That round-the-clock relentlessness is eventually what is toughest about Hell Week. Day and night, the evolutions are never over. From one horrible trial to another with hardly any breaks—the demands are trying in deep and profound ways. Across the full five days and nights of Hell Week, the schedule calls for two short bursts of sleep. We barely got that in my class. Shivering and numb, we were finally taken back to the tents on Wednesday afternoon and invited to collapse on the cots. Thank God no one has found a way to bottle the smell in there. Thirty guys under stinky canvas—raw, miserable, and snoring, some not even bothering to get up to urinate—lay like zombies for an hour or two.
If I had known what I would feel like when the instructors burst into our tent again—blowing whistles, blasting an air horn, yelling as loud as they could—I wouldn’t have taken that nap at all. My ankles, knees, and legs were swelling badly. I didn’t feel one degree warmer than I had. My nervous system seemed to be going haywire. I could tell my bodily fluids were badly out of whack. We were all young, strong men in peak condition. But humans just aren’t built for this.
By the time my class hit the surf again and returned for the next evolutions, pretty much everyone was looking spent. Easily half the class had quit already. At each step, several more of our classmates had decided, “SEAL training isn’t for me.” In whatever style they chose, they walked to the exit bell and pulled the cord. By now, the ones who remained didn’t seem likely to leave. No matter how grueling or weird the process got, they’d be seeing it through.
I was with a group of guys I could easily see again on a battlefield, guys who were on their way to being SEALs. Beyond the powerful bonding and the intense competitive drive, the real salvation of Hell Week was the calendar. No matter how exhausting the superhuman demands, Friday eventually came for my class.
Late that final morning, the instructors told us to paddle inflatable small boats up to the water line in front of the compound. At that spot there were huge sand berms that blocked your view of anything past the beach.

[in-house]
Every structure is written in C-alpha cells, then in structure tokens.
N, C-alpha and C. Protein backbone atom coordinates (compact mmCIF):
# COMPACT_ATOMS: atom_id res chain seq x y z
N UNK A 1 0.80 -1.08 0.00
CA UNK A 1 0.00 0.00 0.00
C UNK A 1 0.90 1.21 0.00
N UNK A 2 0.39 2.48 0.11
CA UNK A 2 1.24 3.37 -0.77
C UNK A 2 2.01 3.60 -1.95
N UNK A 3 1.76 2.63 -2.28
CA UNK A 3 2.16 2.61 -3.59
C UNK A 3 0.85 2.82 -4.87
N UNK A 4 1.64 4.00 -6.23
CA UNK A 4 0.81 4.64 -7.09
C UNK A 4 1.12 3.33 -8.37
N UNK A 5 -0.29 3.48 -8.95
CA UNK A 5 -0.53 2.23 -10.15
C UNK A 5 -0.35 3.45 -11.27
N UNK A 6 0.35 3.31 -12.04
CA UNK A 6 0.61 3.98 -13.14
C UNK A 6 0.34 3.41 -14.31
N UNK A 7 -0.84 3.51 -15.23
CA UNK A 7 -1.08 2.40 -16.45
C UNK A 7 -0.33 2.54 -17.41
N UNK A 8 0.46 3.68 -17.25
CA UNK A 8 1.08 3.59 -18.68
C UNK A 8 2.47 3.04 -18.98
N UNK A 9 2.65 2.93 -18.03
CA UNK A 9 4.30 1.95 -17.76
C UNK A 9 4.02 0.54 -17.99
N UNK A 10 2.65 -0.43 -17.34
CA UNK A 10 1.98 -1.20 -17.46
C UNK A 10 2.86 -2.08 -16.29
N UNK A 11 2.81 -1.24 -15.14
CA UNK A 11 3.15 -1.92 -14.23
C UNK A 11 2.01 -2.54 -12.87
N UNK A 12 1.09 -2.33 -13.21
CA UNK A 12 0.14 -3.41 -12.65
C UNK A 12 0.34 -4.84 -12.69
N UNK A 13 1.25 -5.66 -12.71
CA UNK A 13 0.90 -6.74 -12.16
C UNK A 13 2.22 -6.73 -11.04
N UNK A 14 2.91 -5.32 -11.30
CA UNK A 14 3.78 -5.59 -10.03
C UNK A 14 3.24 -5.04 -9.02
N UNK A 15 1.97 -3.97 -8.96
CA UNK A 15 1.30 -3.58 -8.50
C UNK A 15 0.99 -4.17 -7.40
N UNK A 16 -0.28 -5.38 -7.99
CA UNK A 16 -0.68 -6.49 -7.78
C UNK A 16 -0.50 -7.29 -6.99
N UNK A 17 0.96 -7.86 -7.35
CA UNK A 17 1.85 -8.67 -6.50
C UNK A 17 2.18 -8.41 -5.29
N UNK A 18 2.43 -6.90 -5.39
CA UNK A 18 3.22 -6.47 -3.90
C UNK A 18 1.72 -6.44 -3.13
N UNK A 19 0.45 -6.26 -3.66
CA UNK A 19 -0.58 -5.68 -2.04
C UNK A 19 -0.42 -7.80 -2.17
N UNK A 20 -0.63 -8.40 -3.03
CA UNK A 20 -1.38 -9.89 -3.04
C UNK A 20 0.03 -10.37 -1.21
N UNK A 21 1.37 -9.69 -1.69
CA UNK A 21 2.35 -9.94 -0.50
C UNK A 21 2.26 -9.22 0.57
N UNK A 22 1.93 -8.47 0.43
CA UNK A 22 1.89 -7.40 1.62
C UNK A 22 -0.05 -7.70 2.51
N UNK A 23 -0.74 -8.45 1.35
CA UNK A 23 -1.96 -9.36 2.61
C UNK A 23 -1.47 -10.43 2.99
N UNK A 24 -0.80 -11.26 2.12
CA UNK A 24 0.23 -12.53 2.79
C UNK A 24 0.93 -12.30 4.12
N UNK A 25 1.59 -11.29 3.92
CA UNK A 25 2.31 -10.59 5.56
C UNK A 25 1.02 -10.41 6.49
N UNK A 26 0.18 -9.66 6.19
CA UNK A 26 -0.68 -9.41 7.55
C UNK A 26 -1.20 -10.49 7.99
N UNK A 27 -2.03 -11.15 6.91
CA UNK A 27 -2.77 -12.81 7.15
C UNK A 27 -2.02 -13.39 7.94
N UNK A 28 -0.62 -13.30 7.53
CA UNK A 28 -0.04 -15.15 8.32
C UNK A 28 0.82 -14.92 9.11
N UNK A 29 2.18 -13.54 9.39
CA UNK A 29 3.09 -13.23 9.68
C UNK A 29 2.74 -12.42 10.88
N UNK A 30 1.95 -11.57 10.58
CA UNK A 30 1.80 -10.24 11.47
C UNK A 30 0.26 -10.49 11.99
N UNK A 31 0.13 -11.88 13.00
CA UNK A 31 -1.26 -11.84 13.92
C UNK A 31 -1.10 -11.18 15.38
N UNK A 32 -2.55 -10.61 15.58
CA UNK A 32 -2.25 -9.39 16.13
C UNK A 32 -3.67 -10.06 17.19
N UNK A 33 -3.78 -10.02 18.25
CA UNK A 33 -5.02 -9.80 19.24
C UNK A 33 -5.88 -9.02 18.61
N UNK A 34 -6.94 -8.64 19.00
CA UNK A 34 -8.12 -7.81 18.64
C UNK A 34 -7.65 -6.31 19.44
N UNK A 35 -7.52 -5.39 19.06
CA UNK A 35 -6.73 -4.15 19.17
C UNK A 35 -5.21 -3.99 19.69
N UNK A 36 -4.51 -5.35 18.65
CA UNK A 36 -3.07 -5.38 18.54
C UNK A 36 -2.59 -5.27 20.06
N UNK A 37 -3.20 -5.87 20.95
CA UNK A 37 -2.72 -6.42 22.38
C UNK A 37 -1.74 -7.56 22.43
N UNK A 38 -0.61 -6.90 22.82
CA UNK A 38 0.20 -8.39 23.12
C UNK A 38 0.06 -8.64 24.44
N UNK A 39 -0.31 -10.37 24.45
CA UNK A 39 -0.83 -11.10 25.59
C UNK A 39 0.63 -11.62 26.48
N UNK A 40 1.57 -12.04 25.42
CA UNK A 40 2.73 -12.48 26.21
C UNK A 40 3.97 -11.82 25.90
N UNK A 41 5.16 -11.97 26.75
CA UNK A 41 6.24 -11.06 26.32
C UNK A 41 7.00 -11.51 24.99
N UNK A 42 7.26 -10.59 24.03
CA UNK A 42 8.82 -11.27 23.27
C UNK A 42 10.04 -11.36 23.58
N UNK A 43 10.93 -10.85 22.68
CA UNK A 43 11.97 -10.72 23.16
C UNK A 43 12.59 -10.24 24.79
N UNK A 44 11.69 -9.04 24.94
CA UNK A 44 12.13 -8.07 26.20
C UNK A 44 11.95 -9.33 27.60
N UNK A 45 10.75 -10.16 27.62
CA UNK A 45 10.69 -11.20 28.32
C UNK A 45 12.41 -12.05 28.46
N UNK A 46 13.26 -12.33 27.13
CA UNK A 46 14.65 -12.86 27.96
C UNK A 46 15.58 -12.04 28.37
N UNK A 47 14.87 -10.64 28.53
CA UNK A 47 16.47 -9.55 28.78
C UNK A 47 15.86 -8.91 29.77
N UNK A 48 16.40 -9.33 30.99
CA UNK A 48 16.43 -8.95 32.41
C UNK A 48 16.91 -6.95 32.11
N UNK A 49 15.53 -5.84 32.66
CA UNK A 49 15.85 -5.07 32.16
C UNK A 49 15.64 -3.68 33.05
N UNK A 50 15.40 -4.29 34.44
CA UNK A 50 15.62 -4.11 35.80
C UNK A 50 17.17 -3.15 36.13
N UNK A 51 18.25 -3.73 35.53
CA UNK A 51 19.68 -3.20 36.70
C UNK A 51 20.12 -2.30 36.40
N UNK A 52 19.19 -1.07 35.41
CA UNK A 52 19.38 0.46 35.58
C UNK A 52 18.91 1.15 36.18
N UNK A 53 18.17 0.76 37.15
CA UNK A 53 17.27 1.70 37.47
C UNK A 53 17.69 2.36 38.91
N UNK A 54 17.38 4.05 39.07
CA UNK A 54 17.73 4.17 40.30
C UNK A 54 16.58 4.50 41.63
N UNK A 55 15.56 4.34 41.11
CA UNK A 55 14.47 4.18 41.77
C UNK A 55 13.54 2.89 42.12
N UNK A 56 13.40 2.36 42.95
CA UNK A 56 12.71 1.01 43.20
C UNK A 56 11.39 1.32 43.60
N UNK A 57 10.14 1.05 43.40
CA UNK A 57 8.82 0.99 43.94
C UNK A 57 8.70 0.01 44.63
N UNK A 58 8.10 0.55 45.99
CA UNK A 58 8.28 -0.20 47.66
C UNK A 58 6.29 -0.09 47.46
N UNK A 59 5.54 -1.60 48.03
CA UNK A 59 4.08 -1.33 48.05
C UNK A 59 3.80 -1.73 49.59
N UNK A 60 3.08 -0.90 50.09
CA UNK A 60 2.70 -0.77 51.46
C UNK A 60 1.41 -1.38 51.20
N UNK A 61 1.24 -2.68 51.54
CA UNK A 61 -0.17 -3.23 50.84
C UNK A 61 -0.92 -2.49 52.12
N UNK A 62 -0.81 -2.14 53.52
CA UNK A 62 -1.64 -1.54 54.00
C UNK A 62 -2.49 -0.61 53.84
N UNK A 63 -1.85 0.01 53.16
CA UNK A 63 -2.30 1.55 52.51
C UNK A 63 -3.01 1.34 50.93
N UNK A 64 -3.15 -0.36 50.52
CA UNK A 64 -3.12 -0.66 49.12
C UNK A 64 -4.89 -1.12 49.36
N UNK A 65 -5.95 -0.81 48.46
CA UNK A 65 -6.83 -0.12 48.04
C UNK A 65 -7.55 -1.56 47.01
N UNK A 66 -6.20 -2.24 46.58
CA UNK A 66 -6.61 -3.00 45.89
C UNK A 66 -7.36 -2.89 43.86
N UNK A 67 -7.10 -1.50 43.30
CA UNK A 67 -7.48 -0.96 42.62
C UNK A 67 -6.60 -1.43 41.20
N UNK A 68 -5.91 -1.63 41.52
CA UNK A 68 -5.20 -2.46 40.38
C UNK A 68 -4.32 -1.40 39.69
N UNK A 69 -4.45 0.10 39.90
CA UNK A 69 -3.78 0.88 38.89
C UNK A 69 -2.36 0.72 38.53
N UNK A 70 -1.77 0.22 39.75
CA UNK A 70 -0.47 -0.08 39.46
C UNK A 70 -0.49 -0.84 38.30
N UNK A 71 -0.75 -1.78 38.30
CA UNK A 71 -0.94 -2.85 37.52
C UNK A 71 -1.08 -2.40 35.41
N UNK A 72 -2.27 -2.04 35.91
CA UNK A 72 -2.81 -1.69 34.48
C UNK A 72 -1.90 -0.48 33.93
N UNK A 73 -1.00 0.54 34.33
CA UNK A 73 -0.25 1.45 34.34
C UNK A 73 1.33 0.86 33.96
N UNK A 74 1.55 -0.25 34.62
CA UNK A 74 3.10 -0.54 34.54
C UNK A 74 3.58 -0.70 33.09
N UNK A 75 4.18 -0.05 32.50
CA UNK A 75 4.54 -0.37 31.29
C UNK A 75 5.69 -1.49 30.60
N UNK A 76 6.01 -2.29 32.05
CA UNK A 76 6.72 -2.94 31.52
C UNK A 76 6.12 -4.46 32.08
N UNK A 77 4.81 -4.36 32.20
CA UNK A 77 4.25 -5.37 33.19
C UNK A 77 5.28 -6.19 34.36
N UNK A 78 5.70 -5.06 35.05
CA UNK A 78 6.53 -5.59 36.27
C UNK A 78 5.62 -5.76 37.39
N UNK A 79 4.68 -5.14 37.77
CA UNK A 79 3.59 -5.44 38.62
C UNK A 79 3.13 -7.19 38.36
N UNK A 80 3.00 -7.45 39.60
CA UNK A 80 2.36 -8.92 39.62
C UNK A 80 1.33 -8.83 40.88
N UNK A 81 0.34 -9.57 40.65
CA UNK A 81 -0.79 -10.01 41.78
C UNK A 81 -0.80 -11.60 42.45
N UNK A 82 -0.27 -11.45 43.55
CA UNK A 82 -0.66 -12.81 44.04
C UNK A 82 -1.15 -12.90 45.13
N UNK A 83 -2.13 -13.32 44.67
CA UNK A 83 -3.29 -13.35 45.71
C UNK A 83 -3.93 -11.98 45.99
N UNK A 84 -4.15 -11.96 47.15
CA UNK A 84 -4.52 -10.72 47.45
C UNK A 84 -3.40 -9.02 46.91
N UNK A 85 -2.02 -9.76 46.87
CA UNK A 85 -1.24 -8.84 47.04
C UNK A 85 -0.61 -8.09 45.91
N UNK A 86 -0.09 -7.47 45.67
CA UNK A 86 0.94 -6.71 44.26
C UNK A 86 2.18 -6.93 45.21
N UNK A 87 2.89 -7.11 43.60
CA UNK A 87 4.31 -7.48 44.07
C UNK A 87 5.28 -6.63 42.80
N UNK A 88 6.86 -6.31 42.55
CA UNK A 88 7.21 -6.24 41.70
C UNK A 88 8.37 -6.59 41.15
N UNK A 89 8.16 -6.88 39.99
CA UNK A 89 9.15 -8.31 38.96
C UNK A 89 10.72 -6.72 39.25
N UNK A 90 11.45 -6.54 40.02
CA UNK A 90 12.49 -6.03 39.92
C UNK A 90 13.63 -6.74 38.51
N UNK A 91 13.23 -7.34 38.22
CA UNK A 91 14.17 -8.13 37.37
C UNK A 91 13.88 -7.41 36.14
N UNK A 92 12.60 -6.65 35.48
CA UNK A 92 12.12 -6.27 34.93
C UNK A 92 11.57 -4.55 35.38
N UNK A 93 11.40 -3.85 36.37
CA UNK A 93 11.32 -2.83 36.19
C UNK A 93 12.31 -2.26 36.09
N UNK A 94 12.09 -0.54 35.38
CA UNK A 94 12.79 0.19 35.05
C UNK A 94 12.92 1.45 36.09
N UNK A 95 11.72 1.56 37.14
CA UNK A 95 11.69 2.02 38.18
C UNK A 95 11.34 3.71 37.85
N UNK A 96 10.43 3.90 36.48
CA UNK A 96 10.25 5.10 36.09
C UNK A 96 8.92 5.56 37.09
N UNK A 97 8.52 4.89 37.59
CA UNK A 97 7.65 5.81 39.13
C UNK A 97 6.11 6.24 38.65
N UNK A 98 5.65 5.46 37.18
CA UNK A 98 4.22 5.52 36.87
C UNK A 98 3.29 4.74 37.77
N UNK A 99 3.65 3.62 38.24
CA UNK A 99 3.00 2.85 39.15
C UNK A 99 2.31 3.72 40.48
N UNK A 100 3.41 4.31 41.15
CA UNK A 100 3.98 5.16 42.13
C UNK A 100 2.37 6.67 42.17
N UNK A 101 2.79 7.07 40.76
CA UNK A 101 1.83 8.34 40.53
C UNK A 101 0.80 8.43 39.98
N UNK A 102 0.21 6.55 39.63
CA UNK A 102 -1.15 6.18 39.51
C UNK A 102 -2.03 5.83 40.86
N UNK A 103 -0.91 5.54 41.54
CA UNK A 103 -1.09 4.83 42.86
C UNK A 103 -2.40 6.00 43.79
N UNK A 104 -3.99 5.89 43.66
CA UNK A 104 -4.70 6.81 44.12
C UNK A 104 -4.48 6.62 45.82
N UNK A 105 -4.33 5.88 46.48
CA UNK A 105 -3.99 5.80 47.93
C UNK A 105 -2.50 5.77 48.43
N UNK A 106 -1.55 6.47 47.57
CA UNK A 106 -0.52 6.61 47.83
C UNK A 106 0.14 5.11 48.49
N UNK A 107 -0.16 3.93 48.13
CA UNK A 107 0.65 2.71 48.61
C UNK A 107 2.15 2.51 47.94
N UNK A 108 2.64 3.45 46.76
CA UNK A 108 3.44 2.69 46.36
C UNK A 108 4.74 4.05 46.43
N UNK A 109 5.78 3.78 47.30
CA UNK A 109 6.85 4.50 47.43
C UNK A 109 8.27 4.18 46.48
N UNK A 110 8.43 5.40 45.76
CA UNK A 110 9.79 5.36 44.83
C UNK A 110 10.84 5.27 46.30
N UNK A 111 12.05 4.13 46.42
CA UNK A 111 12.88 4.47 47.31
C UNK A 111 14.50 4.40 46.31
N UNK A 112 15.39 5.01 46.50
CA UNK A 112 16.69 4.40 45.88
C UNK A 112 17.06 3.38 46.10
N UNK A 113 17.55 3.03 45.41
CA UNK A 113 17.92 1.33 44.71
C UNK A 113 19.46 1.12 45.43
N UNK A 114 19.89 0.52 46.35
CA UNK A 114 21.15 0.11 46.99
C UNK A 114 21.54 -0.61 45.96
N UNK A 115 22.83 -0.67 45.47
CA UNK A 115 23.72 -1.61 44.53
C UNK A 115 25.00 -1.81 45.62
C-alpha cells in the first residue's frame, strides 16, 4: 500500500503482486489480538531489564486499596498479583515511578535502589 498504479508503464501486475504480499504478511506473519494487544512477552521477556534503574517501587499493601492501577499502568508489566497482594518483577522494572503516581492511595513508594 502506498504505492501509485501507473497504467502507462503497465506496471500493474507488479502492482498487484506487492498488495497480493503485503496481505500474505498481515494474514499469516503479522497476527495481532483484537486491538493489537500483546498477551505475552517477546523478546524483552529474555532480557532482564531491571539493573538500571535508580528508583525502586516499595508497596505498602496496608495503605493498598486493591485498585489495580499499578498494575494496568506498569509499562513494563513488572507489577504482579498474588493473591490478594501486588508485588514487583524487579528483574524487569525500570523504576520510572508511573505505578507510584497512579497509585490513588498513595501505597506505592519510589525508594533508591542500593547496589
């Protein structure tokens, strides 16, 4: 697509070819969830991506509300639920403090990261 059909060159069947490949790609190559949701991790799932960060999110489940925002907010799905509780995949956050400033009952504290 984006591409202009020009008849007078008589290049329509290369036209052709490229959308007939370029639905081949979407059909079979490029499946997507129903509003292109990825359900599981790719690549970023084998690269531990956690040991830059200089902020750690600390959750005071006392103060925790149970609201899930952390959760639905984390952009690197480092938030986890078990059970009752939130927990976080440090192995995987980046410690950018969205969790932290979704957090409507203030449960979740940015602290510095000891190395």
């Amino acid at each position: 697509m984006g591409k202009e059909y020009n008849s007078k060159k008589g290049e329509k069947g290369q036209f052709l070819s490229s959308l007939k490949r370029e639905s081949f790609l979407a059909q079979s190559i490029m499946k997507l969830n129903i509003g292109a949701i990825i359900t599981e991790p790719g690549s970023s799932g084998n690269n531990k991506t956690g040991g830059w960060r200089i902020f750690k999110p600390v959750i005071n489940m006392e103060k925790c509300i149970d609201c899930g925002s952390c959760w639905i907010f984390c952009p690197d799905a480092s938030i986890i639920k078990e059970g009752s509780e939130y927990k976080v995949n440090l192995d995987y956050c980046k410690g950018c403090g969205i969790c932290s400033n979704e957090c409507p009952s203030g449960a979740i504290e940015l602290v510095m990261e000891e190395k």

“Line up your boats on the shore,” one of the instructors ordered. “Get ’em dressed up and ready and looking sharp.”
One of the instructors met us at the water’s edge.
“About face,” he commanded. “Look out at the sea. Lock arms.”
At this point, no one was going to quit. If one of the instructors had said, “We just got word from the admiral that Hell Week is two weeks instead of one,” no one would have left. These guys would have gone on for a year. Anyone who remained in the class was here for good now.
Now the orders sounded especially urgent.
“Forward march! Forward march! March forward to the surf!”
But just as the water was licking at our feet, the same instructor said, “Everybody halt.”
Then “About face.”
We all turned around. Up on the berm across the beach, I saw something so beautiful, I thought it might be a mirage. There was the entire cadre of instructors, dressed in uniform, all the chiefs in khakis. A dozen senior officers were standing with them.
One of the instructors, a captain, was holding a huge American flag, which was fluttering in the sharp ocean breeze.
I was sleep-deprived. I was physically exhausted. I was emotionally drained. I was 100 percent, totally smoked. I was standing there with my arms around my Hell Week buddies on the road to somewhere amazing, exactly where we wanted to be. We were swaying slightly from side to side and leaning on each other for support.
“Class two two three,” the captain said. “Hell Week secure.”
With that, a tight huddle of hopeful Navy SEALs, fewer than 40 of us now, let out a huge, whooping roar. Everyone started hugging each other. Then, like idiots, we turned around, ran to the surf, and dove in.
Excerpted from the book Damn Few: Making the Modern SEAL Warrior by Rorke Denver and Ellis Henican © 2013 Rorke Denver. Published by Hyperion. All Rights Reserved.